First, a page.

ACLU Facebook Quiz Exposes Privacy Issues in Facebook

While we would normally not recommend you take any of those annoying Facebook Quizes, we found one that has some merit and value.

The ACLU has developed a Facebook Quiz about Facebook privacy.  If you didn’t know…Facebook Quizzes are simply Facebook applications.  So by taking any quiz, the quiz developer has access to any of your potentially private information including…your friends information.

Take the quiz to find out more and support the efforts of the ACLU via this petition to help change Facebook’s policy on applications and what they can access.

Sex Offenders in IL Banned from Social Networking Sites

There was an interesting post on Mashable today about a new law that was just passed in Illinois by the governor Pat Quinn.  Basically, it bans sex offenders from using social networking sites.  The problem is that social networking is so loosely defined that this could mean any news site or blog.  Think about Facebook Connect or anything that shows a profile picture with media links and/or text.  In addition, how would this stop a sex offender from using an alias and/or fake name on these sites (if you can even define what these sites are)?

There is some interesting conversation brewing around this one especially around the fact that just by peeing in public you are considered a sex offender in 13 states!

Read the entire article on Mashable here.

View proposed changes to the Facebook SRR/ToS

fb_governanceYou can view and comment on changes to the Facebook SRR (Statement of Rights and Responsibilities or better known as “Terms of Service”) located on the Facebook Governance Page.  You can download and review the redlined proposed changes here.  The deadline for comment is 12pm PST August 18th.  It is important for Facebook users to review these new terms as there are significant changes to the SRR and the wording that is used.  Most of the SRR will affect your privacy as a Facebook user.

For example, make sure you note the following:

1. For content that is covered by intellectual property rights, like photos and videos (“IP content”), you specifically give us the following permission, subject to your privacy and application settings: you grant us a non‐exclusive, transferable, sub‐licensable, royalty free, worldwide license to use any IP content that you post on or in connection with Facebook (“IP License”).  This IP License ends when you delete your IP content or your account (unless your content has been shared with others, and they have not deleted it).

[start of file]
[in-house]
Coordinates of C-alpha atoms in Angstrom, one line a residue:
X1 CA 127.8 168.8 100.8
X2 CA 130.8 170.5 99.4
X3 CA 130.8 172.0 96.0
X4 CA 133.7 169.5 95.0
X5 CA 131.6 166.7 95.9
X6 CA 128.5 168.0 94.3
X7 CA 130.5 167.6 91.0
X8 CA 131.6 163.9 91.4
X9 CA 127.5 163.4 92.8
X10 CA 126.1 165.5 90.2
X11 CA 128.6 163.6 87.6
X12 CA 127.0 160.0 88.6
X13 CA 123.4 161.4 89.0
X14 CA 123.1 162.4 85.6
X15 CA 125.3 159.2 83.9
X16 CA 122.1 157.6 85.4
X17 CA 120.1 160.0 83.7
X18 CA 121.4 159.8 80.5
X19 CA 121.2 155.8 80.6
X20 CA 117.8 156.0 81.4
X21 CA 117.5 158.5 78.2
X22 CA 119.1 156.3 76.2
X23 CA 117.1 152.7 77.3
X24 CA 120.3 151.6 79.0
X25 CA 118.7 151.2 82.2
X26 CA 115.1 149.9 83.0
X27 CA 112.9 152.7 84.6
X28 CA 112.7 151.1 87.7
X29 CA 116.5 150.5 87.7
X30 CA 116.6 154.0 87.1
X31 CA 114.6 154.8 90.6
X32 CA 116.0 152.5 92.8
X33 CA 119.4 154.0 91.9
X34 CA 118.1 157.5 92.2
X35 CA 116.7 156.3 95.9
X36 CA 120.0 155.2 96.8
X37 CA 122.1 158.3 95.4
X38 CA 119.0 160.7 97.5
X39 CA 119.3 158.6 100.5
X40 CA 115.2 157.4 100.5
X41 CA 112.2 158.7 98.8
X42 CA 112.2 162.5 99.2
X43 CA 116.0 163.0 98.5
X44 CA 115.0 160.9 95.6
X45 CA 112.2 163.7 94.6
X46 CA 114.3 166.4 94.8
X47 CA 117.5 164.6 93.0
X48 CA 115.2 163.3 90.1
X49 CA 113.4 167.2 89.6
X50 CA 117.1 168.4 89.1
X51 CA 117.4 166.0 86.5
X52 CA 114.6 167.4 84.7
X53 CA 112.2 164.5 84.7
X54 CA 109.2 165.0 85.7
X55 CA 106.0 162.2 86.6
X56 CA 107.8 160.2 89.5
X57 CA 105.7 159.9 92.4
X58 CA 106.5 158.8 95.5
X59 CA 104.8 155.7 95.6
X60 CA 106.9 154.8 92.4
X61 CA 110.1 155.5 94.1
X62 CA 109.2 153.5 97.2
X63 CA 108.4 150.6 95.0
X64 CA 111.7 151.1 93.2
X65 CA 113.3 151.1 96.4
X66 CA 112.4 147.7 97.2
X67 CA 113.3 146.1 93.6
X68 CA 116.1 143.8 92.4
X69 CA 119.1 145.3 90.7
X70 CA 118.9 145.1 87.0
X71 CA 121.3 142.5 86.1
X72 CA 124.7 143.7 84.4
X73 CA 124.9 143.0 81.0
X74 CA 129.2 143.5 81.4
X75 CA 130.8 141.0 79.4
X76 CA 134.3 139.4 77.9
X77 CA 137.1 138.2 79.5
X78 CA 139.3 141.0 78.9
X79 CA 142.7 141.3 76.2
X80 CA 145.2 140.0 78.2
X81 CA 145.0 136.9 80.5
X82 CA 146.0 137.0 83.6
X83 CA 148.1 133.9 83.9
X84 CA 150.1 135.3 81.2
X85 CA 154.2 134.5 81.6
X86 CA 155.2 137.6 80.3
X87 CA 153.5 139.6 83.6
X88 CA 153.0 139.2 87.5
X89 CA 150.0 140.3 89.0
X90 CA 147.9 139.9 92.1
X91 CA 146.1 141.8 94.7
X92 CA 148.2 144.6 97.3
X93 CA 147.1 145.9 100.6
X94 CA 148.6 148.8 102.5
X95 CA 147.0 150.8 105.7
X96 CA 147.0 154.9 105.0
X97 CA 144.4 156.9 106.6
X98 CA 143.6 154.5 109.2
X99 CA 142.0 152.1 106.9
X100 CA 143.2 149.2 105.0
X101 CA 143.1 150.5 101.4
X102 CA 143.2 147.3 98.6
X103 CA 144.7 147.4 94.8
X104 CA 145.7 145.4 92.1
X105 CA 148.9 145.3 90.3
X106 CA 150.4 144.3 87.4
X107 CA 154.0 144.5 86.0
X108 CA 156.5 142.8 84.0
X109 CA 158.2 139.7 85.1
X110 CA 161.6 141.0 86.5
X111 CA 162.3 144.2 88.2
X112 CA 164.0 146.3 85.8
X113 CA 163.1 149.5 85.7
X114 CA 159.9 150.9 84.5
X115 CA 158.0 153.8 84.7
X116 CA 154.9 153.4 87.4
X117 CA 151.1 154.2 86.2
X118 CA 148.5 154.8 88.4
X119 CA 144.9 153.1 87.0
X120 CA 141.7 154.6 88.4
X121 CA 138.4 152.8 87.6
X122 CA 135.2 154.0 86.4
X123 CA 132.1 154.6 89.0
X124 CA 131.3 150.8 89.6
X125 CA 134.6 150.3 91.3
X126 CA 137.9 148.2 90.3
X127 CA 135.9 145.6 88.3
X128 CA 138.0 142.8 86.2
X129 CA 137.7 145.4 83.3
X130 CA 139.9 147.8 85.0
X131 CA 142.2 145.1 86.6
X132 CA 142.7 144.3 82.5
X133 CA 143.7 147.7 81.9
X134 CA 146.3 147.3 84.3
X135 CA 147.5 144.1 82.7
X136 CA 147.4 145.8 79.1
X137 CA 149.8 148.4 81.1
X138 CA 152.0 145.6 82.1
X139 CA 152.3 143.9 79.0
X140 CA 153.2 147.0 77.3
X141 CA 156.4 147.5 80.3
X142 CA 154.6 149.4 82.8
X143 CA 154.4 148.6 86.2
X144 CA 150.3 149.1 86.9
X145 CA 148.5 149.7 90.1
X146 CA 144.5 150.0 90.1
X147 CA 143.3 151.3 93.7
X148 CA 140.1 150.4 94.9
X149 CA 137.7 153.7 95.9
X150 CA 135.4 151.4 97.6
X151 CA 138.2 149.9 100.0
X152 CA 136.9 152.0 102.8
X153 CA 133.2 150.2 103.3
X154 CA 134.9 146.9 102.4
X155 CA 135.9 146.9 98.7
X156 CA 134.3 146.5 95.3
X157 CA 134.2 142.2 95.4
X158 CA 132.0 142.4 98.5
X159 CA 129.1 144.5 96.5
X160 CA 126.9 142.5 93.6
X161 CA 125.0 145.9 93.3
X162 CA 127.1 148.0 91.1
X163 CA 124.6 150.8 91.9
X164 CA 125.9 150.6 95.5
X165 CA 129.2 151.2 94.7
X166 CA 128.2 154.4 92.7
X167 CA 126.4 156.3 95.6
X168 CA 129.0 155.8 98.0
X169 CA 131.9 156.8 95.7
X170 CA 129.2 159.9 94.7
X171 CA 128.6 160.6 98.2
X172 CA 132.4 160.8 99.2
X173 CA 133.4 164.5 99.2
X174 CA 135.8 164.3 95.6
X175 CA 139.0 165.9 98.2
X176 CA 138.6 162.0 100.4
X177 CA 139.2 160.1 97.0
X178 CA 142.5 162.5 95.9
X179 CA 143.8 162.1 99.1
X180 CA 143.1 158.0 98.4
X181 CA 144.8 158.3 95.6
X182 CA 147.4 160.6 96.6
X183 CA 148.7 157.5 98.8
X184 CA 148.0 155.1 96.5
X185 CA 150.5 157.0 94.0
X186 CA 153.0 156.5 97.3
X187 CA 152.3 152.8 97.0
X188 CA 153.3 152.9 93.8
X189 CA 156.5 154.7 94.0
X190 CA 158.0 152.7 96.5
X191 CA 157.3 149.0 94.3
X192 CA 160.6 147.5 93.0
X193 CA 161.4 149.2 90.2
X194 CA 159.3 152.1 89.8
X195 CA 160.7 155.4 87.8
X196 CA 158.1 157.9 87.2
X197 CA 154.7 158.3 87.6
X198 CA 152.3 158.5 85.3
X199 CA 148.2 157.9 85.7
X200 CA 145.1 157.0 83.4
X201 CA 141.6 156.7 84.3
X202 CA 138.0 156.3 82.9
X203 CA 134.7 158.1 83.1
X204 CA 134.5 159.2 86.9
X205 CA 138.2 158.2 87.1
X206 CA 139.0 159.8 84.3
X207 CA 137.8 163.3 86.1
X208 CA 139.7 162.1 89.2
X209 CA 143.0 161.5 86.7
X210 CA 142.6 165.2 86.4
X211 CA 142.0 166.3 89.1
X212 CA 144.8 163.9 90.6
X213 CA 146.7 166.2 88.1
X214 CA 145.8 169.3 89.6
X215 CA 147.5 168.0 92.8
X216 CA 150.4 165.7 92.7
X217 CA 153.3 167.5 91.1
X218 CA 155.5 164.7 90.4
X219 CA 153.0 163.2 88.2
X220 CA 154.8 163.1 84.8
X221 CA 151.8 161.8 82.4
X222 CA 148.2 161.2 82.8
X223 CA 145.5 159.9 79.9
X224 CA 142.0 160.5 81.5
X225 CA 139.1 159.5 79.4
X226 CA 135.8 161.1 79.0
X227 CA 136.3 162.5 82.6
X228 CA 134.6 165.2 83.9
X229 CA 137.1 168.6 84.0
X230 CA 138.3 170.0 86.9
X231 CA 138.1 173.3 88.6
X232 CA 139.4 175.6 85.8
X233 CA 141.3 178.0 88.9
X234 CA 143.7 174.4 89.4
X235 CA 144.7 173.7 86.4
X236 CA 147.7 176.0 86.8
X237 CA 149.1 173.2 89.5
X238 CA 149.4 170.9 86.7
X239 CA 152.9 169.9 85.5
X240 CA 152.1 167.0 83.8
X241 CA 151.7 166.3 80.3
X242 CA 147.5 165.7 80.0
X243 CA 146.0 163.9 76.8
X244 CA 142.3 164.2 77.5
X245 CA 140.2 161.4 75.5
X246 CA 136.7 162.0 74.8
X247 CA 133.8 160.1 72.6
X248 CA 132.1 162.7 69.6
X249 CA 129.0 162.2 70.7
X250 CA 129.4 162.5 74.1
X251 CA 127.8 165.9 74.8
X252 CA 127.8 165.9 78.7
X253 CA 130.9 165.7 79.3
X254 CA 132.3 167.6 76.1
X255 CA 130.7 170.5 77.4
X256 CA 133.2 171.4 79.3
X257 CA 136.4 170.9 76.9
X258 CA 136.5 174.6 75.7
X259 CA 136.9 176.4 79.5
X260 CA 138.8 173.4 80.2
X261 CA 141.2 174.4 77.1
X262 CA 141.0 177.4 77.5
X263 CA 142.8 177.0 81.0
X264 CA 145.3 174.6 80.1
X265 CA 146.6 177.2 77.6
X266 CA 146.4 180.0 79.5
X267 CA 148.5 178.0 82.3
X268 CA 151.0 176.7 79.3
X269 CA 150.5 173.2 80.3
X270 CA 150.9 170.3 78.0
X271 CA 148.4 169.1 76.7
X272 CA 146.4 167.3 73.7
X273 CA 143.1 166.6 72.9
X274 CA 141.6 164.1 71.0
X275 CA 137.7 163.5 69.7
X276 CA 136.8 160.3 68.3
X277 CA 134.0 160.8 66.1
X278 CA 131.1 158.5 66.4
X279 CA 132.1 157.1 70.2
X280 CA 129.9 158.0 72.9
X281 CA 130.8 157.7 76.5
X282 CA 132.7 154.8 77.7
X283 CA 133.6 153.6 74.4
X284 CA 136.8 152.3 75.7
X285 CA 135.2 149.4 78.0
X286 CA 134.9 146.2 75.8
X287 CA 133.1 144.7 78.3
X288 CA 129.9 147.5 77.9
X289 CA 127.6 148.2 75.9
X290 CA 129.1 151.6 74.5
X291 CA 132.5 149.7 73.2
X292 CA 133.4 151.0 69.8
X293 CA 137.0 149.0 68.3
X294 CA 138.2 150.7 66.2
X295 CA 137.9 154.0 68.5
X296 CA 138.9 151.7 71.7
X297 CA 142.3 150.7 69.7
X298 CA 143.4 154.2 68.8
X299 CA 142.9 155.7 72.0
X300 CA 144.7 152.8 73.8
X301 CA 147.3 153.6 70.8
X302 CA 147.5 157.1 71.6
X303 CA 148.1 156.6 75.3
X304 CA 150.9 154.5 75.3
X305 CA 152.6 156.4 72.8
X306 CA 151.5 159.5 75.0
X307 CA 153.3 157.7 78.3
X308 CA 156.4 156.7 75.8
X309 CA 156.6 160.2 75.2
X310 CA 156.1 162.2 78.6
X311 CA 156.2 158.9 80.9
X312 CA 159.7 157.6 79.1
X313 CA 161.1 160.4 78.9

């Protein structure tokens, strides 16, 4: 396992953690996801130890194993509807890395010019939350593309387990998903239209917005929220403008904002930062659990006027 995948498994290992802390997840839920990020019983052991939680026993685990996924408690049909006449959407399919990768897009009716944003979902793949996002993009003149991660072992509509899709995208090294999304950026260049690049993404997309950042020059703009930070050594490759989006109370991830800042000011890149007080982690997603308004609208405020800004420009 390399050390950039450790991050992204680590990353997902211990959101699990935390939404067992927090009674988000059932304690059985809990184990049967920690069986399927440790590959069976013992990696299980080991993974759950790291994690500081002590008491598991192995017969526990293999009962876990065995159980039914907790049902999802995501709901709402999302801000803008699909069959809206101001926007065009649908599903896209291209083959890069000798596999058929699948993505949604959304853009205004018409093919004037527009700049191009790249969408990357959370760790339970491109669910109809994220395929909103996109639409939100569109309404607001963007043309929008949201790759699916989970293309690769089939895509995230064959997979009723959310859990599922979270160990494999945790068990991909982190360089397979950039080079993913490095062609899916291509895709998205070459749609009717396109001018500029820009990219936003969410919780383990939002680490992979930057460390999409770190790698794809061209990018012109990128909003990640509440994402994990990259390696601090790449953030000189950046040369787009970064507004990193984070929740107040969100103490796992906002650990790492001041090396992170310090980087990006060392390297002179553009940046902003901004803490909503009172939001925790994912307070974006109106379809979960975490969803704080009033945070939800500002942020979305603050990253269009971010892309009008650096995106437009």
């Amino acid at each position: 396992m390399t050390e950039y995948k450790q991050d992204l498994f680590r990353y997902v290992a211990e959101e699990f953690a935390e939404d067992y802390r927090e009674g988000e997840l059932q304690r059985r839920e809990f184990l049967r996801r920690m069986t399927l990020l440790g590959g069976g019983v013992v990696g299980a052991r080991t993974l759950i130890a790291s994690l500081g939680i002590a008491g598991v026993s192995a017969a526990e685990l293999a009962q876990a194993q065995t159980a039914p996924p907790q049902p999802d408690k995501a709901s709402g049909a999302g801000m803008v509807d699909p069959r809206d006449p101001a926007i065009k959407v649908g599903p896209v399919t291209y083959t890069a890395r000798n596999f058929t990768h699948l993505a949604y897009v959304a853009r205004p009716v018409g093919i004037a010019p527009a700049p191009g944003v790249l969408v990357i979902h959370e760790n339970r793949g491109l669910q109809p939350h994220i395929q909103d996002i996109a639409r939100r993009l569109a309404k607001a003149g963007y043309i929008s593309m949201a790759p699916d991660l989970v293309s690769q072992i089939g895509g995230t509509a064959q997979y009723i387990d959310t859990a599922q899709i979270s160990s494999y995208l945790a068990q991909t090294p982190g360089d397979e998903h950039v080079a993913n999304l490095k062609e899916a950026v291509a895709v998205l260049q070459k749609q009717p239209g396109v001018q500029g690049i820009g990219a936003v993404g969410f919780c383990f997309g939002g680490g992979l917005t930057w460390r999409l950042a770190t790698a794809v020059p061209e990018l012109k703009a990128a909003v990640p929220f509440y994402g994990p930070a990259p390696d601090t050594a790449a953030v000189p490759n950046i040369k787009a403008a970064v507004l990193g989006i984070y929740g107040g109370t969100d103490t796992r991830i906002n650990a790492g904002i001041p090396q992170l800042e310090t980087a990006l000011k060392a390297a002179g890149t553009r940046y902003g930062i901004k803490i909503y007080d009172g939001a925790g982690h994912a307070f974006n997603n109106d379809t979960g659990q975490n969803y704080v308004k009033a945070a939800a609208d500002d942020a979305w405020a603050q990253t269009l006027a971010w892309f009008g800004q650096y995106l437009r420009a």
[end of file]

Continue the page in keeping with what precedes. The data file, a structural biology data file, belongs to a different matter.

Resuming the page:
3. When you add an application and use Platform, your content and information is shared with the application.  We require applications to respect your privacy settings, but your agreement with that application will control how the application can use the content and information you share.

4. When you publish content or information using the “everyone” setting, it means that everyone, including people off of Facebook, will have access to that information and we may not have control over what they do with it.

You should already know these things though, right?  :-) Remember: Anything you post to Facebook private or not…consider it public information.  You can leave your comments on the Facebook Governance Page or feel free to comment here.  We would love to hear your opinion of these upcoming changes.

Security and Privacy in Social Networks Bibliography

We just added a fantastic link to 70+ academic papers about security and privacy issues in social networks. It is maintained by Joseph Bonneau from the University of Cambridge.  You will see a page titled “Research” at the top of the page where you can get links to this and other academic papers and research papers.

Thanks to Joe for the submission!

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